Applications to the CLSA and considerations for access/use of Indigenous-identified data

Tuesday, March 21, 2023

One of the guiding principles of the CLSA platform is to support research that benefits all people living in Canada. The CLSA is committed to ensuring all research involving First Nations, Métis and Inuit peoples is conducted in a manner that respects Indigenous data governance principles and rights, including researcher responsibilities to uphold those same principles and rights in their research activities.

Within the CLSA, approximately 3.7% of participants self-identified as Indigenous during Baseline data collection between 2010 and 2015. Persons living in the three territories, on federal First Nations reserves, or on other Indigenous settlements were excluded from the sampling frame. 

Building upon a consultation process with Indigenous researchers that began in 2019, the CLSA has revised its data access process for requesting and using Indigenous-identified data collected by the CLSA, as well as made changes to how these projects are assessed.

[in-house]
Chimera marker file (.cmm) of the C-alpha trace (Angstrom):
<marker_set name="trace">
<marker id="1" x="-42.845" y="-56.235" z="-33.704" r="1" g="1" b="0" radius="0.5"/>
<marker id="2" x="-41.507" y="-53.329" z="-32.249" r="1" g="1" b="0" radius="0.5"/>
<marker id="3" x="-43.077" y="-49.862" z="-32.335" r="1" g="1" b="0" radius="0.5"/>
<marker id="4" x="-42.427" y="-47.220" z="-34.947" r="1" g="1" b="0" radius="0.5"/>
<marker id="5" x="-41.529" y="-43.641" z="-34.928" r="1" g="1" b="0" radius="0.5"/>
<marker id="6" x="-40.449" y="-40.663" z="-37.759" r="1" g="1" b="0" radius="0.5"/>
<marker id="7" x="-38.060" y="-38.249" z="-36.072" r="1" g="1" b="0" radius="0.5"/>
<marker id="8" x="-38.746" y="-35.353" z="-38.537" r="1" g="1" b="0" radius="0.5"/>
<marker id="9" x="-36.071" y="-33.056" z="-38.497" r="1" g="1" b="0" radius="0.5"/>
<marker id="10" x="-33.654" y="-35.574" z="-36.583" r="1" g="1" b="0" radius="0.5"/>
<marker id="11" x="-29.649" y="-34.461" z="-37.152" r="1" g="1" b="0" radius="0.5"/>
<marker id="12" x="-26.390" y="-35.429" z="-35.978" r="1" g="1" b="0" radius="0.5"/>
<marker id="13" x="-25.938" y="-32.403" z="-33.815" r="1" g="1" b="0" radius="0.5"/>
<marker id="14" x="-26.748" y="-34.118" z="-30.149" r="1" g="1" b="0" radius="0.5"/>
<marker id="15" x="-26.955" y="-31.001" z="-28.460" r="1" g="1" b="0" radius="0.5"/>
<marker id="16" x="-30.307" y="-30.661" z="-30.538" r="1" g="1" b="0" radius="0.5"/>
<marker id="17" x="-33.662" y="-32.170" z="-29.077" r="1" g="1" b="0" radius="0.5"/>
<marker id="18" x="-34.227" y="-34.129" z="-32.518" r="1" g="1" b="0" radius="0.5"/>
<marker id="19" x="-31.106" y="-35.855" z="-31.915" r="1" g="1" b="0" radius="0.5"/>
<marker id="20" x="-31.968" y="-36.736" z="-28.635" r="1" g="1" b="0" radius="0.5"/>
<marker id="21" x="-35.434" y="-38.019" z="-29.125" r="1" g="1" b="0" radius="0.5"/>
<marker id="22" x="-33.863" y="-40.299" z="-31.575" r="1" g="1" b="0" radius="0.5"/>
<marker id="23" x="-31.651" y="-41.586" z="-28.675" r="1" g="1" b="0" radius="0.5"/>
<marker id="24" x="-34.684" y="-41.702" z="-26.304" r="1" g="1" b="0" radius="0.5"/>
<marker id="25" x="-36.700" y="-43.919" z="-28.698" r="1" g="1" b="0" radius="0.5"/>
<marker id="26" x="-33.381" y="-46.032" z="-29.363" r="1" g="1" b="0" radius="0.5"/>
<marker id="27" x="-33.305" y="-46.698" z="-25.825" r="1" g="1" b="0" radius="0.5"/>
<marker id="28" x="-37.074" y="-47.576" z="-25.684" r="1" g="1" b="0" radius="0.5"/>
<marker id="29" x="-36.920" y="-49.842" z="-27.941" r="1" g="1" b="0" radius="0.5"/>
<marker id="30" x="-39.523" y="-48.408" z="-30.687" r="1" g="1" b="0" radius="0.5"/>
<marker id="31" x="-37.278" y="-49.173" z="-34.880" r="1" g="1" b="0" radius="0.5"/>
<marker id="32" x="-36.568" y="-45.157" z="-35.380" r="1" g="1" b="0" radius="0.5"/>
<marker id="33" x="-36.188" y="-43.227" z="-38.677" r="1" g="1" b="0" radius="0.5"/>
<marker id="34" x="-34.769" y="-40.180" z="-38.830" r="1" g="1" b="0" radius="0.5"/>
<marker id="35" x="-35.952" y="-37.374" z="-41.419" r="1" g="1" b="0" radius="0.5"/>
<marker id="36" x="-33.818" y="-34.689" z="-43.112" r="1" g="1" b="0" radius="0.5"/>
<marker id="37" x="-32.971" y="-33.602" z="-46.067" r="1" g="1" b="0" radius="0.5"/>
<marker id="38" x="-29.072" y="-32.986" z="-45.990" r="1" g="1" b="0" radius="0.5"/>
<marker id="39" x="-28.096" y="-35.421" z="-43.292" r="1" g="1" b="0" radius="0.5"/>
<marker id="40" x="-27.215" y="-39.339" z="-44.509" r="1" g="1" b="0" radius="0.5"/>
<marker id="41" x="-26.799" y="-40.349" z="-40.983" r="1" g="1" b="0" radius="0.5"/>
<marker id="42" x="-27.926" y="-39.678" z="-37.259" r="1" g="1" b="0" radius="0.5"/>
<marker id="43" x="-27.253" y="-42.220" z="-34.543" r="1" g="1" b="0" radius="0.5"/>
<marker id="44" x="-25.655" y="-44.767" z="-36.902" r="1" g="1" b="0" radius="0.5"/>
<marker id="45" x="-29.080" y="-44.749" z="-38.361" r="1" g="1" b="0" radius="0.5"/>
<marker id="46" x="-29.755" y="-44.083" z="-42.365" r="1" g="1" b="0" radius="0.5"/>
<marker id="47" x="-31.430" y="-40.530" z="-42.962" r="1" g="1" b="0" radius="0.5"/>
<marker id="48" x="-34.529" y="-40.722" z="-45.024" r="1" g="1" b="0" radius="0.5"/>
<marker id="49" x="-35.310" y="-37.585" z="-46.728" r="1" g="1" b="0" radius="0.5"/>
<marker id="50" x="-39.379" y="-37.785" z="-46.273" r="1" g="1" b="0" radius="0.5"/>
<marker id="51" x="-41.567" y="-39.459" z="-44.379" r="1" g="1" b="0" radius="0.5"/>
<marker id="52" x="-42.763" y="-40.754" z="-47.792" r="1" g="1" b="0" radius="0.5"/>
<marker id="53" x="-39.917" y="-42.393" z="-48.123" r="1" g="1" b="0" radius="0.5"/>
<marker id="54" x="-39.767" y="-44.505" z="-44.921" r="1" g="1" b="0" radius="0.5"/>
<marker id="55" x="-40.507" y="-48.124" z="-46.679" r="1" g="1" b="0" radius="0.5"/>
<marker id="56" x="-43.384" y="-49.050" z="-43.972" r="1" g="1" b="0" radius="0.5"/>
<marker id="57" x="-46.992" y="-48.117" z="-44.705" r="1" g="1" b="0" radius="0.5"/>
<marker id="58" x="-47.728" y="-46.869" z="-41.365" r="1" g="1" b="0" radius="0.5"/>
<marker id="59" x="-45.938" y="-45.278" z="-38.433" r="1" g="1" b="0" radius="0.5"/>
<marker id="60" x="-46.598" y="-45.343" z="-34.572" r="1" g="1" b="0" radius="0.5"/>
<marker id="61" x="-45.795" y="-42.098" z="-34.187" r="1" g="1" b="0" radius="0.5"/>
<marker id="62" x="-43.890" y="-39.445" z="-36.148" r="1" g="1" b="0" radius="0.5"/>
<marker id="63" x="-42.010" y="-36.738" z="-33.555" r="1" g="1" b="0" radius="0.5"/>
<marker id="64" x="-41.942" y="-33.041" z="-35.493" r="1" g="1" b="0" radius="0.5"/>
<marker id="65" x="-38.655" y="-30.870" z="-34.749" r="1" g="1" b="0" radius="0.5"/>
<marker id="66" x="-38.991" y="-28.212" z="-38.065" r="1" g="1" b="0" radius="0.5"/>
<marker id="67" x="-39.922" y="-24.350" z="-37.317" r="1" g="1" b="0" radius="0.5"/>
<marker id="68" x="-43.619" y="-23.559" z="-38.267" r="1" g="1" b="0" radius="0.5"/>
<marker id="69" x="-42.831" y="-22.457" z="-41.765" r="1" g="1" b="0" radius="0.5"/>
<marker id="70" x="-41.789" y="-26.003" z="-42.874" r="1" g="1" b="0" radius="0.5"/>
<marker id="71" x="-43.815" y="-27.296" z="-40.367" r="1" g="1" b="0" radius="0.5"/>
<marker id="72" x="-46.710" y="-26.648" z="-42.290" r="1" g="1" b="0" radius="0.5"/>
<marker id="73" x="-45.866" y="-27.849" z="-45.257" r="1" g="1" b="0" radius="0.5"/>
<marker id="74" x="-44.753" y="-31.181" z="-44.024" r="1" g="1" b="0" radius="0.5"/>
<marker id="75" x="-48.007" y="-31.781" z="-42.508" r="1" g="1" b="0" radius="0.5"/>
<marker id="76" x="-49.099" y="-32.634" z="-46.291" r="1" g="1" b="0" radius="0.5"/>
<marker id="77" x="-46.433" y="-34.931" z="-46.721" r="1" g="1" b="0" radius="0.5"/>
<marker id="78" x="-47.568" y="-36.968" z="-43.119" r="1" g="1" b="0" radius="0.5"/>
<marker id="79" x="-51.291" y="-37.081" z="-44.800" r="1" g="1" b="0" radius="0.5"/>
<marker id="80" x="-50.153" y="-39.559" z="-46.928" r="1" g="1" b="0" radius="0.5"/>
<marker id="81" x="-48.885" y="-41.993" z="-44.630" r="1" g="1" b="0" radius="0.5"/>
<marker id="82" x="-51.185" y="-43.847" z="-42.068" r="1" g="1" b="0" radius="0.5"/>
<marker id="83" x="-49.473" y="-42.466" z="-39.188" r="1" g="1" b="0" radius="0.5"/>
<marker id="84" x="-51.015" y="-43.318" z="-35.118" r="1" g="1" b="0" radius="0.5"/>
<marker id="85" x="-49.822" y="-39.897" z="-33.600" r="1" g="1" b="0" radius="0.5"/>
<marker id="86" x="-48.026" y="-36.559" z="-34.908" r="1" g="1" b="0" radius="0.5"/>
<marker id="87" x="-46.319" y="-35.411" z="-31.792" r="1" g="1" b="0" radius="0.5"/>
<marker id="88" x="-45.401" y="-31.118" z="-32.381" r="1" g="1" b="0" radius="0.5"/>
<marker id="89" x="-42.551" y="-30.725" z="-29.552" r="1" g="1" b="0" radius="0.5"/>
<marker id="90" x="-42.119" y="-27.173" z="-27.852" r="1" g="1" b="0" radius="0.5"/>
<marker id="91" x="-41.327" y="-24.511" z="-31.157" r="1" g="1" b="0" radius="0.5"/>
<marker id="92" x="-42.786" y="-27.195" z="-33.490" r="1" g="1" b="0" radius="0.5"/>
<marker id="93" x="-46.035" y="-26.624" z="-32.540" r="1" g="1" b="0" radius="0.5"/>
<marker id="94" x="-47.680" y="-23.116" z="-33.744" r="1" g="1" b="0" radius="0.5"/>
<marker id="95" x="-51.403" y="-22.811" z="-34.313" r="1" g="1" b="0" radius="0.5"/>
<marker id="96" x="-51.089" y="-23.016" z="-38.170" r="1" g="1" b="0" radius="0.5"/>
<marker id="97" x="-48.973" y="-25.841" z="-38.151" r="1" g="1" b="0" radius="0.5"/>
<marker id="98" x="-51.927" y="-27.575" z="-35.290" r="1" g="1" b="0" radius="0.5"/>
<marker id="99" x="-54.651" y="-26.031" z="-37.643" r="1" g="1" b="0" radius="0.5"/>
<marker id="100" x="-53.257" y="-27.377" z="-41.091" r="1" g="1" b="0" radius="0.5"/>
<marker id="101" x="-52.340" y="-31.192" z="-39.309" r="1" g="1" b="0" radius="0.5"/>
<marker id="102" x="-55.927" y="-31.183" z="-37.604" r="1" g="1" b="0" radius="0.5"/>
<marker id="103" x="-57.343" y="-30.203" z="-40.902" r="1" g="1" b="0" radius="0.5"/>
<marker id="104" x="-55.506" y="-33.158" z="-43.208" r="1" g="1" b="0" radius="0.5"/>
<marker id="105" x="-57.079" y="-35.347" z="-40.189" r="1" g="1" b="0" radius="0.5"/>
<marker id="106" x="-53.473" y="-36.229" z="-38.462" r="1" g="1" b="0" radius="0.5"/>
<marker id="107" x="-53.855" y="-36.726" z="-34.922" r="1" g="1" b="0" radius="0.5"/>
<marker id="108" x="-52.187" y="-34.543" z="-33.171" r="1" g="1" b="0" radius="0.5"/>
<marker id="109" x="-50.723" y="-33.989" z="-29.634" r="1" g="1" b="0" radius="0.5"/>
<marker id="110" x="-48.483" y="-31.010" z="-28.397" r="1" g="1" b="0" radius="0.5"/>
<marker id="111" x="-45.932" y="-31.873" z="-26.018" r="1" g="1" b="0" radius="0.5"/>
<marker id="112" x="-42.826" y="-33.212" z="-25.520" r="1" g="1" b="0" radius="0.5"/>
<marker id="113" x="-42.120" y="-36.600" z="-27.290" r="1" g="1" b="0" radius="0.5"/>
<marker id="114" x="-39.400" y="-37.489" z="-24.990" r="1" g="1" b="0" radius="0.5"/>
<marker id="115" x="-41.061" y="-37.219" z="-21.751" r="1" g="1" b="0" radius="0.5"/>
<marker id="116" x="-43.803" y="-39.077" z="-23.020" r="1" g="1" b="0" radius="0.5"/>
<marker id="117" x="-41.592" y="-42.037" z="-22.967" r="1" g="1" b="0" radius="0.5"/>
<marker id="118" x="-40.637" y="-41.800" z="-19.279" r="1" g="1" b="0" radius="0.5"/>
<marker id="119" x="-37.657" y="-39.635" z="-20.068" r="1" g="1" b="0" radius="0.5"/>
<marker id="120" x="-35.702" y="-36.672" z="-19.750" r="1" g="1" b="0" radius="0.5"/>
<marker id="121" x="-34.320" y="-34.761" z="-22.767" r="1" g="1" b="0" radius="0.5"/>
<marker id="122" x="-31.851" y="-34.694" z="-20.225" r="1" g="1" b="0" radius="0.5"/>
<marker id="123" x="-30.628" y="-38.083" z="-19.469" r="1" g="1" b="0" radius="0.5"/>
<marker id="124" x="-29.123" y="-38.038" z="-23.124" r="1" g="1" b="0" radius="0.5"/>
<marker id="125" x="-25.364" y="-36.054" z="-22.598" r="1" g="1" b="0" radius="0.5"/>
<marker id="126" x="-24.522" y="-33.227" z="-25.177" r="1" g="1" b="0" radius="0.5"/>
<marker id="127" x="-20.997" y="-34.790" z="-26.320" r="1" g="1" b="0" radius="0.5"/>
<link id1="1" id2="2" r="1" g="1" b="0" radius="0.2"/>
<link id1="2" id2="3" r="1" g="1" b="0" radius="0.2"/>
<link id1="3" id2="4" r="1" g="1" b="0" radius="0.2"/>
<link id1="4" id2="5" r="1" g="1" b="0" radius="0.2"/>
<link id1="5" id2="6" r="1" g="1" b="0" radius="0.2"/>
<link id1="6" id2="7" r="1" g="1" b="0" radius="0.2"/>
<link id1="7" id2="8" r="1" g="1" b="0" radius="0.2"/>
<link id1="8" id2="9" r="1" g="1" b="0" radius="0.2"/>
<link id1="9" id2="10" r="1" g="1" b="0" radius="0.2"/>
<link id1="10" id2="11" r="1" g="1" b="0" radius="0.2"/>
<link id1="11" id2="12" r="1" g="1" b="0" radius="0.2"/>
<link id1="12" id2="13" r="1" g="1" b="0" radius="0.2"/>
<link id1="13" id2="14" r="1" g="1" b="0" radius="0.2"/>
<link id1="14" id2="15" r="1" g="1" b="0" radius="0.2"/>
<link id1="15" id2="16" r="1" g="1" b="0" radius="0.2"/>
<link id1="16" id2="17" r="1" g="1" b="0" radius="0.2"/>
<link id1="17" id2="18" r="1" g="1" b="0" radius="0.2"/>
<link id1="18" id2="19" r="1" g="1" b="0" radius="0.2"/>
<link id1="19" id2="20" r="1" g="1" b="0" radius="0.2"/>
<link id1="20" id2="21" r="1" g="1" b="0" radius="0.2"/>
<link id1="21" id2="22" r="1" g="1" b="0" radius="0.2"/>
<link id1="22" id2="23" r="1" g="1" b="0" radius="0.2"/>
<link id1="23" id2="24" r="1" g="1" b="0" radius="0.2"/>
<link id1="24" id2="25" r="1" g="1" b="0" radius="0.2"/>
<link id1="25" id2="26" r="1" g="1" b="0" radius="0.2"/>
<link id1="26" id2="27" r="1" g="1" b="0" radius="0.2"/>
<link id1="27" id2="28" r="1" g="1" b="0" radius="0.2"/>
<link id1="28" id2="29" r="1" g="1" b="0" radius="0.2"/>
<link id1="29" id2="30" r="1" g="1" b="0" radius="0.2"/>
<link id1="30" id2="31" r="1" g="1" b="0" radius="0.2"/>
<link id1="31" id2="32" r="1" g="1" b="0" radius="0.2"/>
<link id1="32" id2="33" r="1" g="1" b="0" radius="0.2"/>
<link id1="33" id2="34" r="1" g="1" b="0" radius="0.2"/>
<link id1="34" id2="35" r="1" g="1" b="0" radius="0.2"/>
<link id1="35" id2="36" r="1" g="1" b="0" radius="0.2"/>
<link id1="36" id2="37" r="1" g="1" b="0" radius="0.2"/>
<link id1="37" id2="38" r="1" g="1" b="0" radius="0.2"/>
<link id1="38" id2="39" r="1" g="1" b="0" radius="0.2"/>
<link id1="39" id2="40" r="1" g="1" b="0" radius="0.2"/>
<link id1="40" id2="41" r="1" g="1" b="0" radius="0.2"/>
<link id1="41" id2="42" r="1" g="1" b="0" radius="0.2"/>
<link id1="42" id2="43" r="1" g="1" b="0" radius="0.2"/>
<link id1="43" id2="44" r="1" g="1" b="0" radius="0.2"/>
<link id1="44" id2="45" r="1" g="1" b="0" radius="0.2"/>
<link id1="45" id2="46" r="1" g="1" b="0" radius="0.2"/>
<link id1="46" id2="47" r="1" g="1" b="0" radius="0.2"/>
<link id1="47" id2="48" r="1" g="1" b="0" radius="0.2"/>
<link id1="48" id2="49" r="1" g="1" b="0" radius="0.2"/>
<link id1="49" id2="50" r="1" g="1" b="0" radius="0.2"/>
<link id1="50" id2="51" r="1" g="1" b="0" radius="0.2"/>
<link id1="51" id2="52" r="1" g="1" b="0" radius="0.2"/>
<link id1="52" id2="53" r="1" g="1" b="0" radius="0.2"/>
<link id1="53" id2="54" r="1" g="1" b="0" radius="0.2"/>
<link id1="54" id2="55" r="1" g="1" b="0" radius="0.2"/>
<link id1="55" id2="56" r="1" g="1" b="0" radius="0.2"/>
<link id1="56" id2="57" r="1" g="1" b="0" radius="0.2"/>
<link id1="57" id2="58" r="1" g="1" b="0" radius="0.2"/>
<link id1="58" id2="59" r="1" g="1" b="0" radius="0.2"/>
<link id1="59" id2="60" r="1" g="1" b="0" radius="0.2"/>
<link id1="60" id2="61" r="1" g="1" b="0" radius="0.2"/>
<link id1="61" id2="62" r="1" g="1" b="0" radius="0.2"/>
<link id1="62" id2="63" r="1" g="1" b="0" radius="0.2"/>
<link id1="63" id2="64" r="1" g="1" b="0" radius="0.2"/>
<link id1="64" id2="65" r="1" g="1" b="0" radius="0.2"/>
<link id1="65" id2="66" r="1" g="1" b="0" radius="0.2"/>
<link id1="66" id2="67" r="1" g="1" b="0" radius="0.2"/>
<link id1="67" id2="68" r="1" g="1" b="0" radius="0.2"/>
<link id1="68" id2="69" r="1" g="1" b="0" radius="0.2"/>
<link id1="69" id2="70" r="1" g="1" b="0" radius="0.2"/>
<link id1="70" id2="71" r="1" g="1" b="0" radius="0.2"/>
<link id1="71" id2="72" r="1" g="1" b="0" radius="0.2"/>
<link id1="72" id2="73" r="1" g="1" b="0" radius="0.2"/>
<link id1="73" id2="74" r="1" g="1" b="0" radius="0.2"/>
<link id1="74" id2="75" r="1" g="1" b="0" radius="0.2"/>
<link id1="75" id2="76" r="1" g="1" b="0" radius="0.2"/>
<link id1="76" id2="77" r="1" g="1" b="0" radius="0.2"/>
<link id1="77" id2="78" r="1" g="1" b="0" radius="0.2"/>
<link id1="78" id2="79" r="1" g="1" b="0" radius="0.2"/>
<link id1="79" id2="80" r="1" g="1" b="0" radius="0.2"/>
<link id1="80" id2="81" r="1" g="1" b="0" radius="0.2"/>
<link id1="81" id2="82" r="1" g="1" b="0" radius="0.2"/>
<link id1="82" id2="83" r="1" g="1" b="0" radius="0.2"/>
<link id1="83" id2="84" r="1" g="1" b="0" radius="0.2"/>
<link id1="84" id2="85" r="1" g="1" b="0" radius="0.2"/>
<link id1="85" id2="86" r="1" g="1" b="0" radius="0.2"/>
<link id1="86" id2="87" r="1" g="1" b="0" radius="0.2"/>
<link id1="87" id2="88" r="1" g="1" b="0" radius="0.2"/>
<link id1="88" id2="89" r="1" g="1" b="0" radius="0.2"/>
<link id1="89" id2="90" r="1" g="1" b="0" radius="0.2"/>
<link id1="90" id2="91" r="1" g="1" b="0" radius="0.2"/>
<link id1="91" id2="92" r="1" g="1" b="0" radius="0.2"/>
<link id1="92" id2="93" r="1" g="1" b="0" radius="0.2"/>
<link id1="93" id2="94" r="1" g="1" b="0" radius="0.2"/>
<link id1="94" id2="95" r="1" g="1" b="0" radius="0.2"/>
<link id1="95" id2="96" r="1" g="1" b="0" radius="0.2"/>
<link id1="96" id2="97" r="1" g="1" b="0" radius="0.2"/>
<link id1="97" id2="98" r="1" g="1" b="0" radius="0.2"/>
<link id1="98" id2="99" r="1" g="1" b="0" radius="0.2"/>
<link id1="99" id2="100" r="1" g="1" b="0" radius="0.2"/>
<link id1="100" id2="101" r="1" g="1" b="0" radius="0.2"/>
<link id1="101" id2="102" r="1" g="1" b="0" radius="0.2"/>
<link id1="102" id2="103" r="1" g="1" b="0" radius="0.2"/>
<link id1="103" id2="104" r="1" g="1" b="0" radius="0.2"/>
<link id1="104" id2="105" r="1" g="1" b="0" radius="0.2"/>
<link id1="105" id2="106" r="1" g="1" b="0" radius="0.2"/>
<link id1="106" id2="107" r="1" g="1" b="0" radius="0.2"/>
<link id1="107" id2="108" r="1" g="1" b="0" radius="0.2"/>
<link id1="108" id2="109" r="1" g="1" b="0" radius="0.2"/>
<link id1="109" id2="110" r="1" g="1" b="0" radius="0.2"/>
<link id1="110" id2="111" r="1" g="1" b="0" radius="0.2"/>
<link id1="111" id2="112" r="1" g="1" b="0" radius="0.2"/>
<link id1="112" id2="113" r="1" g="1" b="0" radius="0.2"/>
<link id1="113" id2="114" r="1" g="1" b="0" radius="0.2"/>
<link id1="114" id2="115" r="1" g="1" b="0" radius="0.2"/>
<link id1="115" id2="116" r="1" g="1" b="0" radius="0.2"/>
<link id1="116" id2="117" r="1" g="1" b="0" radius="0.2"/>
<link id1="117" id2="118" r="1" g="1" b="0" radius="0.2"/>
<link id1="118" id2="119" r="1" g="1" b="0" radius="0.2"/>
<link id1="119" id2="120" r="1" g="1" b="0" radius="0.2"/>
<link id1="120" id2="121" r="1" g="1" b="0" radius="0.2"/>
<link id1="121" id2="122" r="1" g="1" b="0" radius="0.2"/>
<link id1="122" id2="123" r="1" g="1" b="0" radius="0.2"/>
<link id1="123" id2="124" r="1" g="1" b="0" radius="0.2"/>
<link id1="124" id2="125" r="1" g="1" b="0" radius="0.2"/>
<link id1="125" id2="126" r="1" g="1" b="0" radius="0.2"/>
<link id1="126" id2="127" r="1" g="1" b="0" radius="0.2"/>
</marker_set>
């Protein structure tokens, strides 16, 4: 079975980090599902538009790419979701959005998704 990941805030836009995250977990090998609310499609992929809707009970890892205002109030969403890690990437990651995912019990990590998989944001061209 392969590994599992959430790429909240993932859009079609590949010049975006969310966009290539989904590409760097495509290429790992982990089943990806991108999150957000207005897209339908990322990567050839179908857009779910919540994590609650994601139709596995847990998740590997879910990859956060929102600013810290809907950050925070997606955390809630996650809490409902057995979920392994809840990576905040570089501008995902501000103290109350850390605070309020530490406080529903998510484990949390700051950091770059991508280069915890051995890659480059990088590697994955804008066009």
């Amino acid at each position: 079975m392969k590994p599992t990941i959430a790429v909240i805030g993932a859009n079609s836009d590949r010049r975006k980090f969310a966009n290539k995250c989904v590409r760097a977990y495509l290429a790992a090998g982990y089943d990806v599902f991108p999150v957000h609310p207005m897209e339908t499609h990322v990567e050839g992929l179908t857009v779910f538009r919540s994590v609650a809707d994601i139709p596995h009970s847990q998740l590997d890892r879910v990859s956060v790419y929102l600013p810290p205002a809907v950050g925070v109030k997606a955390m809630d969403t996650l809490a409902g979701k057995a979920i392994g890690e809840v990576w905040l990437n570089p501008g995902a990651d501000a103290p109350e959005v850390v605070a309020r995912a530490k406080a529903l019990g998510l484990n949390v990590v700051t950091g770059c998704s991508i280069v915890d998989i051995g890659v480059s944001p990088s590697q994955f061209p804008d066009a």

Effective March 2023, researchers can submit applications to access Indigenous-identified data through Magnolia, the CLSA’s online data access application system.

As part of this process, researchers will be required to describe how they intend to use Indigenous identifiers in their analyses and how they will involve Indigenous organizations, people and governing bodies in their project.

A webinar, Applications to the CLSA and Considerations for Access/Use of Indigenous-Identified Data, was presented March 22, 2023, by Dr. Jennifer Walker, a member of the Six Nations and an associate professor in the Department of Health Research Methods, Evidence and Impact at McMaster University. The presentation provided prospective applicants with more information about the CLSA's expectations and guidelines on their requests to access and use of Indigenous-identified data collected by the platform.

Researchers are encouraged to review Articles 9.1 and 9.2 of the Tri-Council Policy Statement: Ethical Conduct for Research Involving Humans, which outline the requirement of community engagement in Indigenous research, including for research in which Indigenous identity is used as a variable for the purpose of analysis of the research data. 

Additional resources for researchers are available below: